• YGENERAL TAGGING OF NEW TECHNOLOGICAL DEVELOPMENTS; GENERAL TAGGING OF CROSS-SECTIONAL TECHNOLOGIES SPANNING OVER SEVERAL SECTIONS OF THE IPC; TECHNICAL SUBJECTS COVERED BY FORMER USPC CROSS-REFERENCE ART COLLECTIONS [XRACs] AND DIGESTS
    • Y10TECHNICAL SUBJECTS COVERED BY FORMER USPC
    • Y10STECHNICAL SUBJECTS COVERED BY FORMER USPC CROSS-REFERENCE ART COLLECTIONS [XRACs] AND DIGESTS
    • Y10S707/00Data processing: database and file management or data structures
    • Y10S707/99931Database or file accessing
    • Y10S707/99933Query processing, i.e. searching
    • Y10S707/99936Pattern matching access

Abstract

Systems and methods for instance counting and for the identification of a temporal pattern in an event sequence. The system addresses the use of “earliest-first” and “no-reuse” policies as criteria for the correctness of counting. The system also achieves higher performance than conventional methods by utilizing incremental computation.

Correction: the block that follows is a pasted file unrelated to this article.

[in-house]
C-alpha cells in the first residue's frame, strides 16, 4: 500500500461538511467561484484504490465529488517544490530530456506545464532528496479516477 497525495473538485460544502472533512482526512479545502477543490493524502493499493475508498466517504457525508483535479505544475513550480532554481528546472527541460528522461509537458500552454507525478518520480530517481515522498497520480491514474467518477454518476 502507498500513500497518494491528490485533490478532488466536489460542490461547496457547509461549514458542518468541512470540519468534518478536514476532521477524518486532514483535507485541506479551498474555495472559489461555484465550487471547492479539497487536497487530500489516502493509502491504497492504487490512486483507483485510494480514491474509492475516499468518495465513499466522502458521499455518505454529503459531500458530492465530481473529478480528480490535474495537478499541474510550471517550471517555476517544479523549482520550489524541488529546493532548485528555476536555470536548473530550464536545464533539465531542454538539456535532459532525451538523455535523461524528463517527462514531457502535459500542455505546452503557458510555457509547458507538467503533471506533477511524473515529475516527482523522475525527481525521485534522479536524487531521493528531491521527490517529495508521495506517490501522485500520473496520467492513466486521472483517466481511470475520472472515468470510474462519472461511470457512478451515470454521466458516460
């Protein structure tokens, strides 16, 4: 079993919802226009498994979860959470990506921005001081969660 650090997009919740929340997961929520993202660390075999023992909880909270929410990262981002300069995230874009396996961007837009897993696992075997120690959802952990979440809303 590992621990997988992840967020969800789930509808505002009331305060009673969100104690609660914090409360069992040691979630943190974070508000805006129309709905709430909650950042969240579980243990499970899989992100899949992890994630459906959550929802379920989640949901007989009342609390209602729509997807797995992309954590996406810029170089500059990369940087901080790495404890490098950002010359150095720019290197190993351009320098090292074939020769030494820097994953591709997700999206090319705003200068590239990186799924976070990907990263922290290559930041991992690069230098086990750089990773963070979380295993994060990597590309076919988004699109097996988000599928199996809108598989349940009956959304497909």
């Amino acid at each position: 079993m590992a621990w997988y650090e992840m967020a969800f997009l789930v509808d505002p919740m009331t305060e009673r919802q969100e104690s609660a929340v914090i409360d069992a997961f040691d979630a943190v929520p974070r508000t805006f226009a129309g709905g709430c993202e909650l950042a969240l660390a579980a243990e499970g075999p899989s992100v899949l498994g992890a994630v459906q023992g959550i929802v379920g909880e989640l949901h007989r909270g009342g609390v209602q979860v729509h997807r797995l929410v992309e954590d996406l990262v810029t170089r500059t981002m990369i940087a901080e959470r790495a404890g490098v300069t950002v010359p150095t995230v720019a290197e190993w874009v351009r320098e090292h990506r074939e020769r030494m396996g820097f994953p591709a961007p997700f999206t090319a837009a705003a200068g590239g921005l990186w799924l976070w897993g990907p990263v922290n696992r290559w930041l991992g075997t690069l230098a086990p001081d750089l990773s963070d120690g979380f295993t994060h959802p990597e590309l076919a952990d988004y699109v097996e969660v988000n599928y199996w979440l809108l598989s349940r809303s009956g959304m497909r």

Description

FIELD OF THE INVENTION

The present invention relates generally to data mining and knowledge discovery for association-relationship discovery or causality detection on sequential data, with or without a time stamp marked on each event.

BACKGROUND OF THE INVENTION